Every business tells you that its economics is unique, and it’s rarely true. But for television in the twentieth century, it was true. But today this is no longer the case and like in any other market, people pay for what they want and show great diversity in what they do want.
Every business tells you that its economics is unique and it is rarely true. But for television in the twentieth century, it was true. First, only a small number of products could be on sale simultaneously. The only way of delivering programmes to homes was to fill the airwaves and spectrum was scarce. Second, despite the product’s desirability, there was no way to make consumers pay for it.
One solution was to fund television by taxes and in most of the world state broadcasting was the norm. With intrusive state control, the result was the mind-numbing output East German bureaucrats thought would be uplifting for socialist workers. With arm’s length state control, programme makers, unfettered by the market, could produce programmes they wanted to make with little regard to whether they were programmes anyone wanted to see. This led to the pretentious piffle that is still part of French state broadcasting, but also the best television programmes ever made – timeless dramas, comedies and fine investigative journalism.
Another solution was to allow some broadcast time to be occupied by people who wanted to harangue large audiences on condition these people agreed to finance the whole output. So religious zealots, political ideologues, vain but rich men, and companies wanting to sell toothpaste all acquired a role in commercial television. The toothpaste sellers, so harmless, were the most popular.
If it costs £50,000 to produce an hour of programming, you can recover that expenditure by raising a penny from 5m people or a pound from 50,000. The trouble is that even a penny per household is a lot to pay for an opportunity to describe the merits of your toothpaste. The peculiar economics of twentieth century television, dependent on toothpaste advertising or tax finance, could exploit only that first option. Commercial programme makers were obliged to make programmes that large numbers of people wanted to watch. State programme makers needed to compete for ratings to justify tax funding of their activities.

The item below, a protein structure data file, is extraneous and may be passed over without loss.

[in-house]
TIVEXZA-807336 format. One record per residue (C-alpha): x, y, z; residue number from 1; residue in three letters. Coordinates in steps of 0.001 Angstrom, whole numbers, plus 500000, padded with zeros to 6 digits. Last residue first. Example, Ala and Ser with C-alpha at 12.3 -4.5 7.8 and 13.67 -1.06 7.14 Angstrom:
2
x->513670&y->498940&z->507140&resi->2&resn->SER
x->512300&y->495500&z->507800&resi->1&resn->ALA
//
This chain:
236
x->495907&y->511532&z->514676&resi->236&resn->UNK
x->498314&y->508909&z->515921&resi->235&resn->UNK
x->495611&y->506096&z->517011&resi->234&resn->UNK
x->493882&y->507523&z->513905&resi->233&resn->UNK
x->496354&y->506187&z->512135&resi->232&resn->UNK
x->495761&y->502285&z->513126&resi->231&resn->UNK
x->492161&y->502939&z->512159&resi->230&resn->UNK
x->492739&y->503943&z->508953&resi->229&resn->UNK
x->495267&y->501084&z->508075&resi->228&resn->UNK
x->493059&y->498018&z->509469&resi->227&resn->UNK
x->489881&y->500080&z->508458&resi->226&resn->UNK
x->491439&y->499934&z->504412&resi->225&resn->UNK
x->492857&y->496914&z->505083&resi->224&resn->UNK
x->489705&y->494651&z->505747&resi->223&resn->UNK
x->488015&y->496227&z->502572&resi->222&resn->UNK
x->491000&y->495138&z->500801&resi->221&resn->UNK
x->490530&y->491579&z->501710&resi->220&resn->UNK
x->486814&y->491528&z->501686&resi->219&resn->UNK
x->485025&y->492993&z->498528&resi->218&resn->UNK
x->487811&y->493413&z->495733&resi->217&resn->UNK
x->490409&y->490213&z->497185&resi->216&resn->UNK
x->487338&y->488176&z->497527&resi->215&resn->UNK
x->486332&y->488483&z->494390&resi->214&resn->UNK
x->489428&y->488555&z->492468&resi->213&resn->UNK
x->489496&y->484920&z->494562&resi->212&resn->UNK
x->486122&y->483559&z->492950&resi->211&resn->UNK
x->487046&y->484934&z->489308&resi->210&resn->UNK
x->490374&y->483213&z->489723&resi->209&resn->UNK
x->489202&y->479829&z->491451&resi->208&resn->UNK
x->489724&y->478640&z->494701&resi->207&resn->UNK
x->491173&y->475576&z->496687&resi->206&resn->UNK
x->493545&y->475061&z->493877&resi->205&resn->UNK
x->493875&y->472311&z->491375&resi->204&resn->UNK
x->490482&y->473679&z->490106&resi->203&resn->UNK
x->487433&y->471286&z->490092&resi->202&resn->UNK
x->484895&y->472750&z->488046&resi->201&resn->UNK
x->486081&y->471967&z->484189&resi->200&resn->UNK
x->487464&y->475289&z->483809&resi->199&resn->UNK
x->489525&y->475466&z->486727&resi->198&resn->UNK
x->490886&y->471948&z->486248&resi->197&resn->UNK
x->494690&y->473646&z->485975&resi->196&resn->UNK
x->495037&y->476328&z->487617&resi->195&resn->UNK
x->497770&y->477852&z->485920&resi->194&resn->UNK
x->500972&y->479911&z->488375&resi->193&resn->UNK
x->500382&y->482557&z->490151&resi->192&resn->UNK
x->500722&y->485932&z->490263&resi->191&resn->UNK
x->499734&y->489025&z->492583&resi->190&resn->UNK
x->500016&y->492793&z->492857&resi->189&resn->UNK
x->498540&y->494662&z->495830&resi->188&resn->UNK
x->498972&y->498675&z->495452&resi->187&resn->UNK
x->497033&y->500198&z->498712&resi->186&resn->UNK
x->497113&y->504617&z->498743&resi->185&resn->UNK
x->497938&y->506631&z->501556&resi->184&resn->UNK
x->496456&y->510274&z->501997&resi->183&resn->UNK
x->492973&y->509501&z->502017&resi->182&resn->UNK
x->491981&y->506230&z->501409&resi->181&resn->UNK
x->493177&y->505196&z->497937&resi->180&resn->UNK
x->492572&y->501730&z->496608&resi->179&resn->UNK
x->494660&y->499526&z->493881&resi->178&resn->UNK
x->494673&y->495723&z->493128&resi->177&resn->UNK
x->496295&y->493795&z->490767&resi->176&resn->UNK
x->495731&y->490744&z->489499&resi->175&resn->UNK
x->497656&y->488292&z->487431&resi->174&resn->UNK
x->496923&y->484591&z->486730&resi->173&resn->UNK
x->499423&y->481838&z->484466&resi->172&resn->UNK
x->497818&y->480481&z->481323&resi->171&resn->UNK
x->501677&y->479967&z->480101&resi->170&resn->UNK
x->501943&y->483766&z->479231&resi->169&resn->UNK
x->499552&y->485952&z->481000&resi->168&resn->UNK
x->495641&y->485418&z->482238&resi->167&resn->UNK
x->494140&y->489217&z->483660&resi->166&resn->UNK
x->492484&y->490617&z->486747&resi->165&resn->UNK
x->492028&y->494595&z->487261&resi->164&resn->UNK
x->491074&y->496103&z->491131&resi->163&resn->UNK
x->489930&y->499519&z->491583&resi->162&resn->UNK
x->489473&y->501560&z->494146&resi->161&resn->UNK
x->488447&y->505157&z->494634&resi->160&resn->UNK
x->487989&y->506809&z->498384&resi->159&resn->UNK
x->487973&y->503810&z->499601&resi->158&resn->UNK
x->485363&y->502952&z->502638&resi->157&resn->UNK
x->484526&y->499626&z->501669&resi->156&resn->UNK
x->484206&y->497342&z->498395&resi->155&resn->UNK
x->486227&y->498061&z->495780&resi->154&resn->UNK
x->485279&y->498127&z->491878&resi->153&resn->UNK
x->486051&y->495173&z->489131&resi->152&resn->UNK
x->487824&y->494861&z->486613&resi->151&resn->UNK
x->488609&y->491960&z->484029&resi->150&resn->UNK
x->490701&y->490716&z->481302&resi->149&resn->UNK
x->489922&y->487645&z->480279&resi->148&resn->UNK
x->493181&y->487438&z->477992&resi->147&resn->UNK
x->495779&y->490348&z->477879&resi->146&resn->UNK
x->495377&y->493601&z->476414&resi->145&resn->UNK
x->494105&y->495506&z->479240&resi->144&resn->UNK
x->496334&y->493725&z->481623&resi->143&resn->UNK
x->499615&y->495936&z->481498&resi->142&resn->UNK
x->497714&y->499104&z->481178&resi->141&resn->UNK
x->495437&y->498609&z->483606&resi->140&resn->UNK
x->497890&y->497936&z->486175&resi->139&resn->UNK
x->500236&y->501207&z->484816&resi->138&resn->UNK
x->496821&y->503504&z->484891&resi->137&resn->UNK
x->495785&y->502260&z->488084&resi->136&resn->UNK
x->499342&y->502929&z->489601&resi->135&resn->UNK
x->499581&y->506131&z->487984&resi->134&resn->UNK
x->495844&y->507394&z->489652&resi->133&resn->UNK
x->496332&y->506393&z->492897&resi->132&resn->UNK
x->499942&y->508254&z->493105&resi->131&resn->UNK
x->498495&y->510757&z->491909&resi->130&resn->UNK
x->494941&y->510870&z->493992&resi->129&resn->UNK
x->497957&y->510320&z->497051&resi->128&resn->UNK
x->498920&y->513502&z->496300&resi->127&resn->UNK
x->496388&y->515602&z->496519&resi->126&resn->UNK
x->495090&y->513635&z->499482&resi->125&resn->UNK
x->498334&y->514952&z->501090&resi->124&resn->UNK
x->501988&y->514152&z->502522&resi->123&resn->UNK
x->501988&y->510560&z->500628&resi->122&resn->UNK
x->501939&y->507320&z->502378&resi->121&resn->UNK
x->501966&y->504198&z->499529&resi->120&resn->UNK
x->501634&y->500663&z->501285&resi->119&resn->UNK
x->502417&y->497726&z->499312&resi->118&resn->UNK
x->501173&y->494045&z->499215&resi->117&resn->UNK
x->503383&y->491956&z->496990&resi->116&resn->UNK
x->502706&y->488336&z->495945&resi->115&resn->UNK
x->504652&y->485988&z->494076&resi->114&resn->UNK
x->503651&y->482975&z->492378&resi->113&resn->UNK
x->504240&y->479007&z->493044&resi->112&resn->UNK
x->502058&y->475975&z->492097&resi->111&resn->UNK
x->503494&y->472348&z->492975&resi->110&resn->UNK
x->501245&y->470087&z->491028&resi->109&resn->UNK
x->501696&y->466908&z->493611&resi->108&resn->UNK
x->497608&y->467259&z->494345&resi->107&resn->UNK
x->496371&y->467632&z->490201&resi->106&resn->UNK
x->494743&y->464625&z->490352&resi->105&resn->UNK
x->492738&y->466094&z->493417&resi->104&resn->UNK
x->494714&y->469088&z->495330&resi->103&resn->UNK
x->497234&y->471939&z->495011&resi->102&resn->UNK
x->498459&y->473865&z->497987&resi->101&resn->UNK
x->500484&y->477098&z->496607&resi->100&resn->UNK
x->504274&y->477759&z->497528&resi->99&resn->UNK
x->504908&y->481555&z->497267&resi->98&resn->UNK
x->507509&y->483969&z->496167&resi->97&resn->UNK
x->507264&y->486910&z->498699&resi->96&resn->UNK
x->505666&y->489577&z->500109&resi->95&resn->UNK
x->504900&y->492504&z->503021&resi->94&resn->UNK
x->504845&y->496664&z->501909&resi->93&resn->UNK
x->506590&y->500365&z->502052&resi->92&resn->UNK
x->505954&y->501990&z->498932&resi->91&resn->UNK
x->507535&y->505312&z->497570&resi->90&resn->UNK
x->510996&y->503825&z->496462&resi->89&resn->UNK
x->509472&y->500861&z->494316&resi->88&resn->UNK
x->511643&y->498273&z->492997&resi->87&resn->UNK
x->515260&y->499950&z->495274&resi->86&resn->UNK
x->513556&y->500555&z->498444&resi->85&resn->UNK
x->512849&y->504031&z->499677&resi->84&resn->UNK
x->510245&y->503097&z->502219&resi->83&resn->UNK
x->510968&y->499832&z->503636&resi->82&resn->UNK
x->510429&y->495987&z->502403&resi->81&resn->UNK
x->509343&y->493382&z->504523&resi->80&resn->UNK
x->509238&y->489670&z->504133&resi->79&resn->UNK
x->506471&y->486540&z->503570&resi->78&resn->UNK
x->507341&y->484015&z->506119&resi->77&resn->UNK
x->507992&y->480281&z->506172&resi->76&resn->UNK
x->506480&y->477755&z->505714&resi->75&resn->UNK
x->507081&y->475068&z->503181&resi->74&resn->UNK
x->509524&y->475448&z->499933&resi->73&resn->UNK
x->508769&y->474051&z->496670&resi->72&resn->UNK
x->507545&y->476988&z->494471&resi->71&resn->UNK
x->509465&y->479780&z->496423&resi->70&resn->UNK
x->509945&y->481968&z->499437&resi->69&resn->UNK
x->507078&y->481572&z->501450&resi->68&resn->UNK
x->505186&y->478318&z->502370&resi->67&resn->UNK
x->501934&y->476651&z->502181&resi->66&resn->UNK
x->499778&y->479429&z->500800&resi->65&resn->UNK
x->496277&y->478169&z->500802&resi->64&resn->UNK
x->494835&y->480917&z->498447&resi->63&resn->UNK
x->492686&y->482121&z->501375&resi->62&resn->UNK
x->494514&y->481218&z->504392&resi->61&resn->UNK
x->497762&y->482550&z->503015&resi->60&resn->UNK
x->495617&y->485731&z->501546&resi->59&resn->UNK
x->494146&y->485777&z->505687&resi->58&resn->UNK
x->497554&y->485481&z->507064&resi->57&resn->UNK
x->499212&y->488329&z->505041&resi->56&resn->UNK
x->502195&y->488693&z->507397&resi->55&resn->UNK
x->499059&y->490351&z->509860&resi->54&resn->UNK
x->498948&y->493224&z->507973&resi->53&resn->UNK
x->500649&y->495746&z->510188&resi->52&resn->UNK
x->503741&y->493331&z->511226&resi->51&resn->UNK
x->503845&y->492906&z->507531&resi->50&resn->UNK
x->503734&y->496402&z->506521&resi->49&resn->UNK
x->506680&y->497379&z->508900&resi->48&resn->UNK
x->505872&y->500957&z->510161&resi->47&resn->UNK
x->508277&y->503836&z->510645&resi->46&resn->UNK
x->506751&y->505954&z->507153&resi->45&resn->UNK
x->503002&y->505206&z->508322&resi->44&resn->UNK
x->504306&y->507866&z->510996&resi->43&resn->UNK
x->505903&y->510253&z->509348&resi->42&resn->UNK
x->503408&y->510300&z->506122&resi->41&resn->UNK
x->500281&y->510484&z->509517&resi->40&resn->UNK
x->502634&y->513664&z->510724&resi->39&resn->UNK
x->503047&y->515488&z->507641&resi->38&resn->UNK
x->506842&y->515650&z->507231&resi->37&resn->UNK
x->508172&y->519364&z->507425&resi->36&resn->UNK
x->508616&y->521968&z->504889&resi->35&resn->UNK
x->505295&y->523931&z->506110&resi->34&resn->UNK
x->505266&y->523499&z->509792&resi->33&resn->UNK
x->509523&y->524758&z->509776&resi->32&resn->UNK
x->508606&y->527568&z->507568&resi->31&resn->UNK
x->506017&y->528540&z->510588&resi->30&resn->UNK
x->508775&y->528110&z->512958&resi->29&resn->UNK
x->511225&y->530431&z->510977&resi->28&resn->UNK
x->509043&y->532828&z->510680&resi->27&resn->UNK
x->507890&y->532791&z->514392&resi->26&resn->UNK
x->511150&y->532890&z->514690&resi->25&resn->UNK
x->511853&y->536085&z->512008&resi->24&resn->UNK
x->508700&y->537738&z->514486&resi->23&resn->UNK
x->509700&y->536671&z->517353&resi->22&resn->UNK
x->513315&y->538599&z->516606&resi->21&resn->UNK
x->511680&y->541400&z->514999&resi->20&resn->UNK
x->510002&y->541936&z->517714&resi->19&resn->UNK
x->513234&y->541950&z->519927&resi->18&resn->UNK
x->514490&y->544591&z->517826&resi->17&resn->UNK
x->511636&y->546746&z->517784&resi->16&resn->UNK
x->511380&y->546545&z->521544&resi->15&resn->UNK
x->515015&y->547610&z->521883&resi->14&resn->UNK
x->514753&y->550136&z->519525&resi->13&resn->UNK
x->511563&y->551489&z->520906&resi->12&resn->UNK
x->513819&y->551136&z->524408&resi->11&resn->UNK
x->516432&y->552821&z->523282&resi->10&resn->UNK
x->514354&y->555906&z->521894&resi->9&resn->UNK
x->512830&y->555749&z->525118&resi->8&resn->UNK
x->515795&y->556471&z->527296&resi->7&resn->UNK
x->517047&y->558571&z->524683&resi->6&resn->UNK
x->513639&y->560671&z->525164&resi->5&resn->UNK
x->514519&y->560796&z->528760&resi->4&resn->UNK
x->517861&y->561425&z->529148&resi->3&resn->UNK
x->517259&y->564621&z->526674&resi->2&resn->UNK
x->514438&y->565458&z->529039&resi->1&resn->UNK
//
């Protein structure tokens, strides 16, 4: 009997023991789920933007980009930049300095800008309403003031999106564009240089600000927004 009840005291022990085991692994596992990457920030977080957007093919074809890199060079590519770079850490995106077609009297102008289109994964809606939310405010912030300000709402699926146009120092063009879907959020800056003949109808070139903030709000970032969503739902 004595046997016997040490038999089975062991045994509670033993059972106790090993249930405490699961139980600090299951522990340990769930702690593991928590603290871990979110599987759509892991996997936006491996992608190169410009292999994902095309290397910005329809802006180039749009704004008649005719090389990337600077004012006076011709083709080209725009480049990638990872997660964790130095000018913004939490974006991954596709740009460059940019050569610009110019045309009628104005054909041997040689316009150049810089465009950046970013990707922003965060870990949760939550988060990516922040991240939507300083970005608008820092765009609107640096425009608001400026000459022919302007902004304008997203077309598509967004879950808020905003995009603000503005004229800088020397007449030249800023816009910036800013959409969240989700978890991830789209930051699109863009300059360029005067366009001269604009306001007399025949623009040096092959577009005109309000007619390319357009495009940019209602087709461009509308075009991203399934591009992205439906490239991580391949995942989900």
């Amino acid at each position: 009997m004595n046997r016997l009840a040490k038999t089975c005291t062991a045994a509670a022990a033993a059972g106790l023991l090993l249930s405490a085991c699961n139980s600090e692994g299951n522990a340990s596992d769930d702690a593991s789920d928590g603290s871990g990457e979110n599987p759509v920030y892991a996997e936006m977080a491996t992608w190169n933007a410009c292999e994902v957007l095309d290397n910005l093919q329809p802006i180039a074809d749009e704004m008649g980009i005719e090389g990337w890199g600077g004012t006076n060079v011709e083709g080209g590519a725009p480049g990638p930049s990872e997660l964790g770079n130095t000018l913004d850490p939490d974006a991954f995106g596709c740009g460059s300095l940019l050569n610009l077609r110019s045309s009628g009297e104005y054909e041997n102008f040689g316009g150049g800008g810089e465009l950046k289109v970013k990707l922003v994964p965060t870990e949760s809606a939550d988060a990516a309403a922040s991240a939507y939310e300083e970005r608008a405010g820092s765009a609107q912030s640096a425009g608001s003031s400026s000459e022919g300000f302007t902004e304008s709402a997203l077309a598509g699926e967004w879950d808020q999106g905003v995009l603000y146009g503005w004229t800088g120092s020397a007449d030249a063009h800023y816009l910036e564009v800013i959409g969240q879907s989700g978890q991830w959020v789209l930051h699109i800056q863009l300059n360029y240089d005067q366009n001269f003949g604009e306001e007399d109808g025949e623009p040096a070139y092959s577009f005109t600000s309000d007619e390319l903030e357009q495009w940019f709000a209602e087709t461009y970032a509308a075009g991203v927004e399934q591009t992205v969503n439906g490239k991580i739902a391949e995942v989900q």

The outcome seemed to demonstrate that competition reduces quality and the output of private producers is worse than that of state producers. But experience of other markets is the opposite. Fords were better than Ladas, Fedex more reliable than US Mail and the complaint about private education or health is not that it is inferior but that it is elitist. The converse was true in broadcasting only because the economics of broadcasting was unique.
But the economics of broadcasting is no longer unique. You can receive data from satellites, along cables and telephone lines, on discs and USB keys. These advances mean you can charge for signals on screens as you can for any other product. Cyberspace is filled with multiple messages and we are no longer dependent on the munificence of either governments or toothpaste manufacturers.
However, as Keynes observed, few people acquire new ideas after the age of 30 and public and business policy is dominated by those who were 30 some time ago, when the economics of broadcasting was very different. Programme makers still believe that successful television demands a mass audience rather than a high paying one. They cling to the concept of a channel, in which the nation sits down and collectively watches what a benevolent state, or a shrewd marketing man, has chosen for them. Policymakers continue to believe that regulation, not competition, is the guardian of quality.
But the future belongs to BSkyB chief executive James Murdoch, 30 in 2002, not incoming ITV executive chairman Michael Grade, 30 in 1973. In other markets, people pay for what they want and show great diversity in what they do want. The key insight is that £50,000 can be 5m pennies or 50,000 pounds. It now costs much the same to produce and disseminate a television series as to write, print and disseminate a book that takes the same time to read. Eventually, programme libraries will be as extensive and varied as book libraries.
However, old institutions and old ideas will continue to get in the way. In leaving the BBC for a commercial company, Michael Grade has dismounted the elephant in the room to climb on to the dead horse.